His face, worn by years of towing paired with Marlboro Reds — one of which hangs from of his mouth — offers a youthful side today. It suggests a favorable feeling toward one of the most unique objects he’s ever been asked to tow.

The trunk of an artificial playground tree, standing about 10-feet tall is loaded in the place of what would normally be a broken down or illegally parked car.

“I’ve hauled some weird stuff, but never a fake tree before,” Bob chuckles.

Strickland opts into commission pay instead of salary. He seems more than happy to haul the giant fake tree from the Polaris Mall back to its original location at the Columbus Zoo.

The peculiar task is a pleasant surprise, especially when it comes to some other jobs he’s taken on,

…such as multiple dead bodies in vehicles.

One specific instance remains in the back of his brain.

“What the guy did was, he committed suicide. He tied his legs to the front of the seat, tied his hands to the steering wheel. I don’t know how one person ties both of their hands to the steering wheel, but that’s what he did,” Bob says. “He closed all the windows, sunroof and drove [the car] down the boat dock and drowned himself.”

He continues without flinching.

“He went in [the water] in November…We pulled him out in the spring. He had been in there all winter. Because he was in there in the cold water, it preserved his body. His body was all intact except he had hand hands and no feet.

“He had no facial features.”

A story of such caliber leaves a mark. He tells it as if it happened yesterday, with an introductory feel of excitement, halted by a joyless delivery. Someone has to do the job, and Bob knows this.

It makes him proud.

After four decades in one business, his seniority has piled up. Bob no longer worries about working weekends. He drives one of the newer trucks on Shamrock’s lot, but — more importantly to him — he doesn’t have to come around Ohio State’s campus anymore.

While he’s seen some nasty exhibitions, nothing compares to the vile campus routine.

“Nobody is ever happy to see you,” he says.

Bob tries to keep the peace as much as possible. Nonetheless, he keeps a bat in the back of his car for safety.

He doesn’t want to match the guns that have been pointed at him while towing in and around the college campus.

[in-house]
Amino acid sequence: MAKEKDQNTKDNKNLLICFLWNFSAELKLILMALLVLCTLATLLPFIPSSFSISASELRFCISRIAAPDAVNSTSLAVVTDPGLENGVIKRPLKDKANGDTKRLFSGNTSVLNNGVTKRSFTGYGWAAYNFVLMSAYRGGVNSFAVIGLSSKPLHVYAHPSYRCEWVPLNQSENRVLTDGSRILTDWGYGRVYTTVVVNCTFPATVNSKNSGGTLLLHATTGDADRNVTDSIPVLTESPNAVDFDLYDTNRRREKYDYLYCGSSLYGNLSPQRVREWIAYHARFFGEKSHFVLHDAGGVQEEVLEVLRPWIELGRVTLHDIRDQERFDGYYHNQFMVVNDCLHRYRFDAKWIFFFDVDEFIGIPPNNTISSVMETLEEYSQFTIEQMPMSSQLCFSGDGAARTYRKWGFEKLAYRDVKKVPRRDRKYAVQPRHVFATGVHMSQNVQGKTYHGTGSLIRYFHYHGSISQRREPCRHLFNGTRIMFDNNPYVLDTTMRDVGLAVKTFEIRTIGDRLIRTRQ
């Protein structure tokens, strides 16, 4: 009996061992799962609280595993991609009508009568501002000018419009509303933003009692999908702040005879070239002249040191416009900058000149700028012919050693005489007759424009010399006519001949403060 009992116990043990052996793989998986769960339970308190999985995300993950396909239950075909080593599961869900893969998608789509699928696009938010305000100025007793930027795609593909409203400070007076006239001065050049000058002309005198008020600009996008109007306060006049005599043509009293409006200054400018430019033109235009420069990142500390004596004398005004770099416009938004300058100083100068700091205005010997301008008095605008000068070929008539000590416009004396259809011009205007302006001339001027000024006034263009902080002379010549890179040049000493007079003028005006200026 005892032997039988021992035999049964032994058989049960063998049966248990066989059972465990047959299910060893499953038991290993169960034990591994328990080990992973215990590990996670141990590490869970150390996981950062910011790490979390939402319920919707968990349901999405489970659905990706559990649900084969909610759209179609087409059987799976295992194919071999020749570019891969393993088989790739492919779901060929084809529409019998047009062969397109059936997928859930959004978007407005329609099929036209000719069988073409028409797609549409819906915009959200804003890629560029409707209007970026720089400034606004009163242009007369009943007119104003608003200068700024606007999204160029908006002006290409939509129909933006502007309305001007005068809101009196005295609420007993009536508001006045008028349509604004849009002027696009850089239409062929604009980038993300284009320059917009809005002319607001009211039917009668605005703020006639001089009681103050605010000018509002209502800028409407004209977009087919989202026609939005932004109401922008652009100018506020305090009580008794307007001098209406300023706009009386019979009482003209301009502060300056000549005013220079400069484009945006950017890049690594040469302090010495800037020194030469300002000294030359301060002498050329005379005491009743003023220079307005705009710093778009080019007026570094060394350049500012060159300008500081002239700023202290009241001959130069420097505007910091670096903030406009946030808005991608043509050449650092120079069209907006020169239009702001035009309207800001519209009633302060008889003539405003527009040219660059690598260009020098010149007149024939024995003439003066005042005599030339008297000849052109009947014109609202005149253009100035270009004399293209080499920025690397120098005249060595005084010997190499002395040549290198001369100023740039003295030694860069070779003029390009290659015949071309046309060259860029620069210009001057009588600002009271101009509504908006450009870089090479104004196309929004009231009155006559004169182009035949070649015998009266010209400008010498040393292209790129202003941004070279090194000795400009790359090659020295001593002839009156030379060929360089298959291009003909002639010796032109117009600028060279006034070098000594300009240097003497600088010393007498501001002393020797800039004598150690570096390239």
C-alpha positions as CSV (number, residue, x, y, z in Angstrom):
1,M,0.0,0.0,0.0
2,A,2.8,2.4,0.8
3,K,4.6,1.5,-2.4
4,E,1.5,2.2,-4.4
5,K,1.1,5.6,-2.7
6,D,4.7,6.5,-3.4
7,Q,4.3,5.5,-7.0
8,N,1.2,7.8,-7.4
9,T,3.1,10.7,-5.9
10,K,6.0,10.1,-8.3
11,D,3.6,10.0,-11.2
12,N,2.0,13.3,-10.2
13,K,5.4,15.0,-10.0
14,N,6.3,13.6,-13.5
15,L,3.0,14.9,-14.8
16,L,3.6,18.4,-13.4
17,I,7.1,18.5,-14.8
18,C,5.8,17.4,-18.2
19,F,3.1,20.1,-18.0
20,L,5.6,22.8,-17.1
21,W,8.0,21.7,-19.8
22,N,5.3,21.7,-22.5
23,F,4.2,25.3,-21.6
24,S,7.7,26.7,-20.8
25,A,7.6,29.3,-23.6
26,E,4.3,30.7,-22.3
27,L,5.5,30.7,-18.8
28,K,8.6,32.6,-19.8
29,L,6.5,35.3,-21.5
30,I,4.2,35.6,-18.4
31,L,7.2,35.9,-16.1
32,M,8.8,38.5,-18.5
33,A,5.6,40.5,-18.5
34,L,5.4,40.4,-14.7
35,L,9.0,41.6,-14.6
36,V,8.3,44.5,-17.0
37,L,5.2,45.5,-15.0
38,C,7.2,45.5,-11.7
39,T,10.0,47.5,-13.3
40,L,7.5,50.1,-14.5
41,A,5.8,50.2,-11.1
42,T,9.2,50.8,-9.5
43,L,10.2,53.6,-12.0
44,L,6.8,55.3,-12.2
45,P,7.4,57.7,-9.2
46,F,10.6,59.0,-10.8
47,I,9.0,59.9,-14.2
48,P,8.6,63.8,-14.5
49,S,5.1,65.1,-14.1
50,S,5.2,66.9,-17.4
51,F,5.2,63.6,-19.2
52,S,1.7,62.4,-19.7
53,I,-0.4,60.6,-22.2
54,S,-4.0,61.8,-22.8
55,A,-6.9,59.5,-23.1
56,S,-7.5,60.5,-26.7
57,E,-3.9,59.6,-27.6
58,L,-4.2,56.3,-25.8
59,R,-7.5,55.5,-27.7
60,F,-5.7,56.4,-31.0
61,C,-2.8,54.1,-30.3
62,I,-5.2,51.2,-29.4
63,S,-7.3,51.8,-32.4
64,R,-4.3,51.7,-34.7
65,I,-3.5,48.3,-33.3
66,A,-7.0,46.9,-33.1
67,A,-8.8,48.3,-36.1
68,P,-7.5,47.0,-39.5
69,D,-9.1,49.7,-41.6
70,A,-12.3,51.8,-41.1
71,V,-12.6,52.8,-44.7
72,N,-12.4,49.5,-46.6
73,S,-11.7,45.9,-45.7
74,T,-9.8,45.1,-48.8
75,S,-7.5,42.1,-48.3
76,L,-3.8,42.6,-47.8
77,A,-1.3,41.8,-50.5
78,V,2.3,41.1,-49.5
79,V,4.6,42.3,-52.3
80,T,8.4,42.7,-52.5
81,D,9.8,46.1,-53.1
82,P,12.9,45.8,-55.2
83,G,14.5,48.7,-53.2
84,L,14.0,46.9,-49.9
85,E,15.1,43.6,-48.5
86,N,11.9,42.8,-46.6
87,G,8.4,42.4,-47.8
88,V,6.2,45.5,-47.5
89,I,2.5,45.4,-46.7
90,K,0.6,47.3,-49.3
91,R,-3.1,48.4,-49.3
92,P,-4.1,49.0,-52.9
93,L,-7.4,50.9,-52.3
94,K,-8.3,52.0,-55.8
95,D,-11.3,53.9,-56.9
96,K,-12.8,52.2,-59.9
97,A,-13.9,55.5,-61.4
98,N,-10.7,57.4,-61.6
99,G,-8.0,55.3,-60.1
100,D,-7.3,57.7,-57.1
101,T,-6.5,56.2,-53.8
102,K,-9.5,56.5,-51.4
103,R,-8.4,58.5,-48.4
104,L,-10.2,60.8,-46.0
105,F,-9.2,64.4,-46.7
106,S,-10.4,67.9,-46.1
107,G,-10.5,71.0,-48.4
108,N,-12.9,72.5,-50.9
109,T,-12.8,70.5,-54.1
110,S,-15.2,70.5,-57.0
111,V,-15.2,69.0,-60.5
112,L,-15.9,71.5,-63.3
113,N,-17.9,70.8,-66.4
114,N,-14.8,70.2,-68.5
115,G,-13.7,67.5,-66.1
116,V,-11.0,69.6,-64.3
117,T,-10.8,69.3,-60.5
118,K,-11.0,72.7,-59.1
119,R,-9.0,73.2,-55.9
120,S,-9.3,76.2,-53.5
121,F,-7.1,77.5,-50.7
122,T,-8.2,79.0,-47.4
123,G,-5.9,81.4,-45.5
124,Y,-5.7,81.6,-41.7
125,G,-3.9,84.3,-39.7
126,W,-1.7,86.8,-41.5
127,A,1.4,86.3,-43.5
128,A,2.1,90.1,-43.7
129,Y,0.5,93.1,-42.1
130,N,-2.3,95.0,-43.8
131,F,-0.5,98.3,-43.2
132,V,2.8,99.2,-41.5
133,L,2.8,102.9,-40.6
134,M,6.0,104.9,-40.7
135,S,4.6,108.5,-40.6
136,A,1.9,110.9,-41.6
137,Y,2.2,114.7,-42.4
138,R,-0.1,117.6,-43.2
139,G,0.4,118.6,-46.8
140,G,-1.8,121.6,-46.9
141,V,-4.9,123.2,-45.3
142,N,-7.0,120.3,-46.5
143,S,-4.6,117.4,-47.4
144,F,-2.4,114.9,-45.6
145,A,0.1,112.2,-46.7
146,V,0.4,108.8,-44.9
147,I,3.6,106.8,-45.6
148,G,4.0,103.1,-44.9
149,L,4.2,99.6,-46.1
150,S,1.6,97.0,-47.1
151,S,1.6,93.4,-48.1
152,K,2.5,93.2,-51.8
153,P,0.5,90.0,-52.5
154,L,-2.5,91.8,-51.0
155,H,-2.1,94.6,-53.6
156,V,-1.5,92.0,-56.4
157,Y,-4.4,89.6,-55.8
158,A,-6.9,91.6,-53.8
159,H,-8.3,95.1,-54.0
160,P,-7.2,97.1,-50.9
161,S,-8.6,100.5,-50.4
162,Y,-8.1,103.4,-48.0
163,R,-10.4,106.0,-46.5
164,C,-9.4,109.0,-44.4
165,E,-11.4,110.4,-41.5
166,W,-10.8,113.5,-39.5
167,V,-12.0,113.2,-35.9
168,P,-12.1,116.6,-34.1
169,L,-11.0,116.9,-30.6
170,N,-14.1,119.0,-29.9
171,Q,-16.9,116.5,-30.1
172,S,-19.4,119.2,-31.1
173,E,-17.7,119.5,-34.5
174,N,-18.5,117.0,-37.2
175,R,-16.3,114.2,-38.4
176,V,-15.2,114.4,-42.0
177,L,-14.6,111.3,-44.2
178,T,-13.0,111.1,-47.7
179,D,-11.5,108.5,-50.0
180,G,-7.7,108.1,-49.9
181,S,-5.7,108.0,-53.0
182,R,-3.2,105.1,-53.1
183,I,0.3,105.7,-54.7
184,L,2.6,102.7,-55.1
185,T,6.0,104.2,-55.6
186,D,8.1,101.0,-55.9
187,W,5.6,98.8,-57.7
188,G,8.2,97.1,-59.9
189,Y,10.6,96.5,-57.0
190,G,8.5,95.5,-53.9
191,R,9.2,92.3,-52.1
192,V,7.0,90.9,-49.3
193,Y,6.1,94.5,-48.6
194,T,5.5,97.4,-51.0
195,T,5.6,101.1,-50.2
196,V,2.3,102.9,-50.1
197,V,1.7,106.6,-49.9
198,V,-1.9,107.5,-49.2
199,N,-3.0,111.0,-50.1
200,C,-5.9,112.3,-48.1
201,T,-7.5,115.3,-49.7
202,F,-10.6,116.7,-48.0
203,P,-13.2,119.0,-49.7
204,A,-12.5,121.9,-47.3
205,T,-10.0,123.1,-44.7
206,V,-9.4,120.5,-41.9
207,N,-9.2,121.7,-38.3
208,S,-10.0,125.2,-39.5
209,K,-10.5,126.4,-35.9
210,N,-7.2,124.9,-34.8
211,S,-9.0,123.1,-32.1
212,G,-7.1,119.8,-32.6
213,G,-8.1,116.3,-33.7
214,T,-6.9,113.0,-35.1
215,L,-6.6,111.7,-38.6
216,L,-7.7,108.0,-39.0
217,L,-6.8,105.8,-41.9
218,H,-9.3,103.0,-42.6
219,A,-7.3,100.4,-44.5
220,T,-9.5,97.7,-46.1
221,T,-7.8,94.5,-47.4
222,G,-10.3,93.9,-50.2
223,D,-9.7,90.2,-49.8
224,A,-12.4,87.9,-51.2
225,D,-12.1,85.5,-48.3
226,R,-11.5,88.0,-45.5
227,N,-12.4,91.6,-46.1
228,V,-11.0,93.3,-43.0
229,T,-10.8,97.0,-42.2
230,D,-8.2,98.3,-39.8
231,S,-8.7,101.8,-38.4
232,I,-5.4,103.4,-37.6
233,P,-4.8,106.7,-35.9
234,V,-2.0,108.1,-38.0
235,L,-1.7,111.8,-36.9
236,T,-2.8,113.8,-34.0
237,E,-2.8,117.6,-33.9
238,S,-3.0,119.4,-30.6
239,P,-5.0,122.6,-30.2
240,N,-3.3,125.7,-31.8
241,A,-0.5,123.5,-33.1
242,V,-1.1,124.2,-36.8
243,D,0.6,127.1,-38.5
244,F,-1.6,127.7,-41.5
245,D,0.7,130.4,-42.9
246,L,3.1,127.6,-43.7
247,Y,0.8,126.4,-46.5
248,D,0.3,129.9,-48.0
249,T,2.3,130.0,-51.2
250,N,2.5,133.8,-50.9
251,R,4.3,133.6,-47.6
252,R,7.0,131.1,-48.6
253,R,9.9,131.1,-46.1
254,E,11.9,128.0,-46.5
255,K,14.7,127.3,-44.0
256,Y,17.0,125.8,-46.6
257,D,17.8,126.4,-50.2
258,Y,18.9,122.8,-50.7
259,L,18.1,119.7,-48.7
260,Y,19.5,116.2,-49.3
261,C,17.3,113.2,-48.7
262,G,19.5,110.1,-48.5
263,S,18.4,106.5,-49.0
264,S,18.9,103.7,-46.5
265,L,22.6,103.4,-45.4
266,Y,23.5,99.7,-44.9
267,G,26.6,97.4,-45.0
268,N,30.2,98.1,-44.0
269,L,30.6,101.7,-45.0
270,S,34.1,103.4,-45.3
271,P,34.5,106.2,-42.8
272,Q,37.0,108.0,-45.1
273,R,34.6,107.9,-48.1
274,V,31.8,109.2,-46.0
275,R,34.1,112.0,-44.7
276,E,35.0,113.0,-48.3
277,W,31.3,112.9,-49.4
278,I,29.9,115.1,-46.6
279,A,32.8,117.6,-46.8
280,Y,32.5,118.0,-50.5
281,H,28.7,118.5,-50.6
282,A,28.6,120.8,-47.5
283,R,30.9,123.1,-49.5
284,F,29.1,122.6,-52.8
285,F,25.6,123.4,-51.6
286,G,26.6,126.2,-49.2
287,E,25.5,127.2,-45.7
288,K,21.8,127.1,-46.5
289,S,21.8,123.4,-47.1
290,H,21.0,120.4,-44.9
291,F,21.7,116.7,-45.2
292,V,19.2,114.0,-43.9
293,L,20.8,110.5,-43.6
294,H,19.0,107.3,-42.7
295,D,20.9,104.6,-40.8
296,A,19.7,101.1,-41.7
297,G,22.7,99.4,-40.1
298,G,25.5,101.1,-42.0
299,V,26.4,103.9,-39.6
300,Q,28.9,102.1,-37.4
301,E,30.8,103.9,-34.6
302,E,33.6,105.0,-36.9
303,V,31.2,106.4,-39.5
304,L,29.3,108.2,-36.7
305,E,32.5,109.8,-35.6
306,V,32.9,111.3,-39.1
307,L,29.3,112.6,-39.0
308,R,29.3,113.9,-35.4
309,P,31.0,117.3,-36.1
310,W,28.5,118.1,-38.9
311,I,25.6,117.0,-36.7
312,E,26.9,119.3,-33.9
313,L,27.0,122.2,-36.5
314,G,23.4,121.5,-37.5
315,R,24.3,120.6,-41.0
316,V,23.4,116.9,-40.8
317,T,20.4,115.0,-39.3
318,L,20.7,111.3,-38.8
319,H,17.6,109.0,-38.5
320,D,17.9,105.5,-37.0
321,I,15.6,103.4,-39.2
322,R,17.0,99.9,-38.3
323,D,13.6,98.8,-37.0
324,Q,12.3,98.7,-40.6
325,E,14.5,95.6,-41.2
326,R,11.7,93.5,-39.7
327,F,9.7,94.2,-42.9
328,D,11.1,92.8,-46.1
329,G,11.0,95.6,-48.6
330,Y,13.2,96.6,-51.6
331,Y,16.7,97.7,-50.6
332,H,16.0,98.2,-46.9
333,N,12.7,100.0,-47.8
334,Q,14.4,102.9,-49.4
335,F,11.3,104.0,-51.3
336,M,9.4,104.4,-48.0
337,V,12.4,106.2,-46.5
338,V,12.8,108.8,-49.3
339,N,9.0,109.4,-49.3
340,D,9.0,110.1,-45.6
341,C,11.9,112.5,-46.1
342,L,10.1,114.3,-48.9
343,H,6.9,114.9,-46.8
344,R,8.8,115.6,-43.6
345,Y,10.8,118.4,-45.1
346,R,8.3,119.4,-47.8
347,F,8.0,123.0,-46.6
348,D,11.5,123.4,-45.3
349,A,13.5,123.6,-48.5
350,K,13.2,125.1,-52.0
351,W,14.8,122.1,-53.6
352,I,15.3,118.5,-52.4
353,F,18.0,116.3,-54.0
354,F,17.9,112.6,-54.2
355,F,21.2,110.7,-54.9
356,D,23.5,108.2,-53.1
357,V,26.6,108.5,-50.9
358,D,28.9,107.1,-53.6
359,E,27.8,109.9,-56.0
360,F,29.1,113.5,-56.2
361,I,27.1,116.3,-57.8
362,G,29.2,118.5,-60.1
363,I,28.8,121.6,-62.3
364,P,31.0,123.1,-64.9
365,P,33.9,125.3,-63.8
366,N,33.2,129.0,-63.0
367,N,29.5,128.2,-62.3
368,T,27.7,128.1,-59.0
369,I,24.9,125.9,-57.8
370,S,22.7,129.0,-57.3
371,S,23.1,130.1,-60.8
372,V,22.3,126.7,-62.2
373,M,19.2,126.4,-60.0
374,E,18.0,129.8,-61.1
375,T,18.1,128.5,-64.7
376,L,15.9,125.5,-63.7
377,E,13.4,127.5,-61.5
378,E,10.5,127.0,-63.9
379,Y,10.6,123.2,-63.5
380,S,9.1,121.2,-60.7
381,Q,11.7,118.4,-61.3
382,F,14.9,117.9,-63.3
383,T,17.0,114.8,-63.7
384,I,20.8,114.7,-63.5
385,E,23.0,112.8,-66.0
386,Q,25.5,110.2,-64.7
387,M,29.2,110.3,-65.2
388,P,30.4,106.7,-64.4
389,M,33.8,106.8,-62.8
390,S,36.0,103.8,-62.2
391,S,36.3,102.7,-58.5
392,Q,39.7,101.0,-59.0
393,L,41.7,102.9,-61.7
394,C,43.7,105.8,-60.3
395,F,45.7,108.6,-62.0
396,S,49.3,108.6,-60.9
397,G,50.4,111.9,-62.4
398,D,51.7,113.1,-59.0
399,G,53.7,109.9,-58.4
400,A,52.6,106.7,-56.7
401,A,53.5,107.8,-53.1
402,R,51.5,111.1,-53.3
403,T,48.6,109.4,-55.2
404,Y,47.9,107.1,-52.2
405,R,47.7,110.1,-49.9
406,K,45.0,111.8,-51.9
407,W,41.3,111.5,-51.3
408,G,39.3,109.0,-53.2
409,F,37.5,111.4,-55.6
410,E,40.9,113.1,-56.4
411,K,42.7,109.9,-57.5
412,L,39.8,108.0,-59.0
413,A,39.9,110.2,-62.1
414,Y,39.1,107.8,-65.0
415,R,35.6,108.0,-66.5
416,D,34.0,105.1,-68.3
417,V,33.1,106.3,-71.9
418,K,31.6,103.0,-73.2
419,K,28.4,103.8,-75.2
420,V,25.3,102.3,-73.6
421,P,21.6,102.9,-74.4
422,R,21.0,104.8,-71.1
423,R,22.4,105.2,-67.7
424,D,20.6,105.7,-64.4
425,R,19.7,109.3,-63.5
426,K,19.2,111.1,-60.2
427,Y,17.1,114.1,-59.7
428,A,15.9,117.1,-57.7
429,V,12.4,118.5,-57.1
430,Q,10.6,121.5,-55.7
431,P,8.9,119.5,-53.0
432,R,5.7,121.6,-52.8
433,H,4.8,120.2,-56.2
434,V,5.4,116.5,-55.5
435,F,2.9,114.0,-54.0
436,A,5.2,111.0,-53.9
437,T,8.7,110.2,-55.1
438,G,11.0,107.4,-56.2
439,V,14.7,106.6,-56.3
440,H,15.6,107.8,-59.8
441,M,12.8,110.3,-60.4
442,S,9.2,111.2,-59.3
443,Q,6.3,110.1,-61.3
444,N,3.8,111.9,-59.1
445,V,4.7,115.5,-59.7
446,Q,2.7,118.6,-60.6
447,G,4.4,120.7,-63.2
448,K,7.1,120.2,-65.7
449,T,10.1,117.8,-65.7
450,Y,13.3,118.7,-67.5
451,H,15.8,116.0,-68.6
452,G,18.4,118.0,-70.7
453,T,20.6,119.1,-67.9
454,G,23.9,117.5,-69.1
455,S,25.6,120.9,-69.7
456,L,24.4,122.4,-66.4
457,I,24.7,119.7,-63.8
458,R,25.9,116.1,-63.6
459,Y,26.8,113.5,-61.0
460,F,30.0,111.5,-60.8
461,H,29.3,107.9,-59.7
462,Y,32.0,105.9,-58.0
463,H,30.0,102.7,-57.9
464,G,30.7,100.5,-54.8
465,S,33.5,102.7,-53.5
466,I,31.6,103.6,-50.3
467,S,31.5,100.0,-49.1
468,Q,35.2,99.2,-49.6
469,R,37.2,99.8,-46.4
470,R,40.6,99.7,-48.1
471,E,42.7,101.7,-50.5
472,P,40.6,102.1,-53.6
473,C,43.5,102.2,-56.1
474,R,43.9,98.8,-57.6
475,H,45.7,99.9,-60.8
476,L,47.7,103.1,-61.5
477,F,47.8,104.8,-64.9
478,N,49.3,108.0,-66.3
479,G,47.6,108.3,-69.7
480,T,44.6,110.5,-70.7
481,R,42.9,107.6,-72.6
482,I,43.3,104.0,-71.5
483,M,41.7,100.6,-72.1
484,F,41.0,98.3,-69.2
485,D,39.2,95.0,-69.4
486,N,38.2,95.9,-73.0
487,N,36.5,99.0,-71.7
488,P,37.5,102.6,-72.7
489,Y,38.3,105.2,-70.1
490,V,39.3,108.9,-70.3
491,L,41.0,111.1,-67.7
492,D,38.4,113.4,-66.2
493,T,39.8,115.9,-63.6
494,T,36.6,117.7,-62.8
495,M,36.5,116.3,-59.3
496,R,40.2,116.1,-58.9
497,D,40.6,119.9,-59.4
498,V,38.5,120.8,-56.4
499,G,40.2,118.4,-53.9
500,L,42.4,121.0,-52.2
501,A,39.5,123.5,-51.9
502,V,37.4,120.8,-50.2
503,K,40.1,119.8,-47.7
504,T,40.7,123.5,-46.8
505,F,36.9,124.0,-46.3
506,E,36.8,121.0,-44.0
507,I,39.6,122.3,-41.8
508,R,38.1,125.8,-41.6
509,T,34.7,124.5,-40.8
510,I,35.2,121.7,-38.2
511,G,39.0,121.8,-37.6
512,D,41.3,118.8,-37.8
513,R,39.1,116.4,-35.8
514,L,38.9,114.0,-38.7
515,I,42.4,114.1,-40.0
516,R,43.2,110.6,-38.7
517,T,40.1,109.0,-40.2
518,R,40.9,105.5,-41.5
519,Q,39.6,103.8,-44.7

Bob and his second wife Robyn, for whom he named his GPS, have a college student of their own at home: 19-year-old daughter Bobbie. She attended Kent State for a semester before transferring to Columbus State. Bob allowed his daughter to live at home — rent free — as long as she was in school.

After another semester at the local community college, Bob said his daughter decided college wasn’t for her. “I can’t make her go to school,” he adds.

The volume of illegally parked campus cars demands a towing lot closer than Westerville.

A small headquarters on Hamlet Street, near Fifth Avenue, serves as the campus and downtown base.

Inside the apartment-like supervisor shelter there are two couches, a computer chair and a lawn chair huddled around a TV tuned to ESPN’s SportsCenter.

Rocky, the current operator, glances through the window, walks back into the makeshift living room and checks security monitors near the employee entrance.

Satisfied with the results, he returns to a rainbow patterned lawn chair situated directly in front of the TV.


At 51-years-old, wearing a Dallas Cowboys windbreaker, blue jeans, shaved head and goatee combo, Rocky gives the vibe of a run-of-the-mill, middle-aged dad.

His feet are sparsely sheathed in a pair of flip-flops and socks to contrast from the frigid climate of February in Central Ohio.

Rocky isn’t a driver, but he’s been with the company for about one year. He can deal with people coming at him at the lot, but isn’t too keen on being out in field towing cars.

“Oh, no way man,” he says. “I grew up in the hood, but you still gotta watch yourself when you’re out there [if you’re a driver].”